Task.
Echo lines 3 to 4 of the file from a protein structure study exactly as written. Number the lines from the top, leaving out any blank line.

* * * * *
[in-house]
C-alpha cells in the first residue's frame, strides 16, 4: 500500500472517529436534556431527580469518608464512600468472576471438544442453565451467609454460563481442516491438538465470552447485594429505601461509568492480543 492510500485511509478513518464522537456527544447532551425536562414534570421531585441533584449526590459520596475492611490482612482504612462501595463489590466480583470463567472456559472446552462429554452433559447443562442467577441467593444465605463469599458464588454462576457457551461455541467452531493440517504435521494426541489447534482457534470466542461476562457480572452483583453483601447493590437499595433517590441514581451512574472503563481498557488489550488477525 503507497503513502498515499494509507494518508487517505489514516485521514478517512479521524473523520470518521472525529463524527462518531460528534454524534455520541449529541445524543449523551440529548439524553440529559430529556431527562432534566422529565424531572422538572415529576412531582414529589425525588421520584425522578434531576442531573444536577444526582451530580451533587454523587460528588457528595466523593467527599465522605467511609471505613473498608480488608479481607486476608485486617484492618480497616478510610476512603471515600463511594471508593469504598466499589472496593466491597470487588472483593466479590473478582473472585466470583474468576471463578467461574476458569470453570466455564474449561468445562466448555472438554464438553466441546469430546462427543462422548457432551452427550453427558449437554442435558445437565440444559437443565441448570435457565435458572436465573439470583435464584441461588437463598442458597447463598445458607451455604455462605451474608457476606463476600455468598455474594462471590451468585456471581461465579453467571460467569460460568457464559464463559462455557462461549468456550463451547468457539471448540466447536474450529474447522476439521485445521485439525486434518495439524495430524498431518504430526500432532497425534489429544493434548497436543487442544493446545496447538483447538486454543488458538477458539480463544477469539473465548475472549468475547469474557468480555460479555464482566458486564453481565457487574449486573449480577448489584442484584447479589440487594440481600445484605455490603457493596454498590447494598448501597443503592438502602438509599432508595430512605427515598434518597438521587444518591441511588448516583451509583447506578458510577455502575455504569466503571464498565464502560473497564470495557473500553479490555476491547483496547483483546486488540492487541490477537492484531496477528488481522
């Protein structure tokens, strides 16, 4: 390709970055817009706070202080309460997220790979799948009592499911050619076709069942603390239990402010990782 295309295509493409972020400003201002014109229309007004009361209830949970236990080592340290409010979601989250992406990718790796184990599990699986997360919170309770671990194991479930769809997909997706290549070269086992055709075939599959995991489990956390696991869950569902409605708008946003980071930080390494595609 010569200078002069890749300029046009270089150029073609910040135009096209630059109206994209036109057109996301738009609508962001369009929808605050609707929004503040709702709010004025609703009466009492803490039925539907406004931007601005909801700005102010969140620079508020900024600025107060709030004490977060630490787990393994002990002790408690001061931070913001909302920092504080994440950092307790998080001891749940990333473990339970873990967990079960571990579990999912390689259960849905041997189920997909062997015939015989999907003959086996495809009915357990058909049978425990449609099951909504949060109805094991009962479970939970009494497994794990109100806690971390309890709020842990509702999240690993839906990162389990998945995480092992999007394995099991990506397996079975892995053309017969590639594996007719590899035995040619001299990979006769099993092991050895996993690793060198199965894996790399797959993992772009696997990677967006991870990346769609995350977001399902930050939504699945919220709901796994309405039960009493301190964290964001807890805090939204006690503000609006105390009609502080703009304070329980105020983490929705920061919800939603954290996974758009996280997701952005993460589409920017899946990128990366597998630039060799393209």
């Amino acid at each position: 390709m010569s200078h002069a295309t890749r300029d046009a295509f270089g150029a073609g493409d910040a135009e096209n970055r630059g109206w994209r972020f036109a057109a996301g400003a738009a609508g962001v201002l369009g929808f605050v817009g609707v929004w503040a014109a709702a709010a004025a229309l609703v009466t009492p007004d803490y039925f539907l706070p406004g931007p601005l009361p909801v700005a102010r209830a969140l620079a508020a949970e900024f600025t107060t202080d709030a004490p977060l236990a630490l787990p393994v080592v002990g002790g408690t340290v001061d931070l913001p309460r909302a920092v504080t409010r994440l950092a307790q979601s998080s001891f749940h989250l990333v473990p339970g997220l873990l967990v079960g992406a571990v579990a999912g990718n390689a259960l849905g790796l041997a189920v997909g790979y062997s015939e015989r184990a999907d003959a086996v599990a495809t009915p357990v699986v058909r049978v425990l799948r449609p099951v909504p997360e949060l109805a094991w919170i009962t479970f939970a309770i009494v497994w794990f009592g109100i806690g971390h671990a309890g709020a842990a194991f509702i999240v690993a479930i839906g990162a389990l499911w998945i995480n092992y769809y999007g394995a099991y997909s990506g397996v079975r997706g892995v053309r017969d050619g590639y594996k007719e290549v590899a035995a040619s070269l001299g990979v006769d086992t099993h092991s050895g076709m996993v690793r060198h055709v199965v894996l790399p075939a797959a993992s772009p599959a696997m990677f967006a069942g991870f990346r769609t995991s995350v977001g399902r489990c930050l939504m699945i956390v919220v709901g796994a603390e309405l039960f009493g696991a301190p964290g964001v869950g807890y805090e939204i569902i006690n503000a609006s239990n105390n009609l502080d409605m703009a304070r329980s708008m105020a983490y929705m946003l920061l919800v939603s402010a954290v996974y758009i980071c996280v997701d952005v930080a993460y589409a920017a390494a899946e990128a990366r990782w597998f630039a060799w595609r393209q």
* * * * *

């Protein structure tokens, strides 16, 4: 390709970055817009706070202080309460997220790979799948009592499911050619076709069942603390239990402010990782 295309295509493409972020400003201002014109229309007004009361209830949970236990080592340290409010979601989250992406990718790796184990599990699986997360919170309770671990194991479930769809997909997706290549070269086992055709075939599959995991489990956390696991869950569902409605708008946003980071930080390494595609 010569200078002069890749300029046009270089150029073609910040135009096209630059109206994209036109057109996301738009609508962001369009929808605050609707929004503040709702709010004025609703009466009492803490039925539907406004931007601005909801700005102010969140620079508020900024600025107060709030004490977060630490787990393994002990002790408690001061931070913001909302920092504080994440950092307790998080001891749940990333473990339970873990967990079960571990579990999912390689259960849905041997189920997909062997015939015989999907003959086996495809009915357990058909049978425990449609099951909504949060109805094991009962479970939970009494497994794990109100806690971390309890709020842990509702999240690993839906990162389990998945995480092992999007394995099991990506397996079975892995053309017969590639594996007719590899035995040619001299990979006769099993092991050895996993690793060198199965894996790399797959993992772009696997990677967006991870990346769609995350977001399902930050939504699945919220709901796994309405039960009493301190964290964001807890805090939204006690503000609006105390009609502080703009304070329980105020983490929705920061919800939603954290996974758009996280997701952005993460589409920017899946990128990366597998630039060799393209």
């Amino acid at each position: 390709m010569s200078h002069a295309t890749r300029d046009a295509f270089g150029a073609g493409d910040a135009e096209n970055r630059g109206w994209r972020f036109a057109a996301g400003a738009a609508g962001v201002l369009g929808f605050v817009g609707v929004w503040a014109a709702a709010a004025a229309l609703v009466t009492p007004d803490y039925f539907l706070p406004g931007p601005l009361p909801v700005a102010r209830a969140l620079a508020a949970e900024f600025t107060t202080d709030a004490p977060l236990a630490l787990p393994v080592v002990g002790g408690t340290v001061d931070l913001p309460r909302a920092v504080t409010r994440l950092a307790q979601s998080s001891f749940h989250l990333v473990p339970g997220l873990l967990v079960g992406a571990v579990a999912g990718n390689a259960l849905g790796l041997a189920v997909g790979y062997s015939e015989r184990a999907d003959a086996v599990a495809t009915p357990v699986v058909r049978v425990l799948r449609p099951v909504p997360e949060l109805a094991w919170i009962t479970f939970a309770i009494v497994w794990f009592g109100i806690g971390h671990a309890g709020a842990a194991f509702i999240v690993a479930i839906g990162a389990l499911w998945i995480n092992y769809y999007g394995a099991y997909s990506g397996v079975r997706g892995v053309r017969d050619g590639y594996k007719e290549v590899a035995a040619s070269l001299g990979v006769d086992t099993h092991s050895g076709m996993v690793r060198h055709v199965v894996l790399p075939a797959a993992s772009p599959a696997m990677f967006a069942g991870f990346r769609t995991s995350v977001g399902r489990c930050l939504m699945i956390v919220v709901g796994a603390e309405l039960f009493g696991a301190p964290g964001v869950g807890y805090e939204i569902i006690n503000a609006s239990n105390n009609l502080d409605m703009a304070r329980s708008m105020a983490y929705m946003l920061l919800v939603s402010a954290v996974y758009i980071c996280v997701d952005v930080a993460y589409a920017a390494a899946e990128a990366r990782w597998f630039a060799w595609r393209q």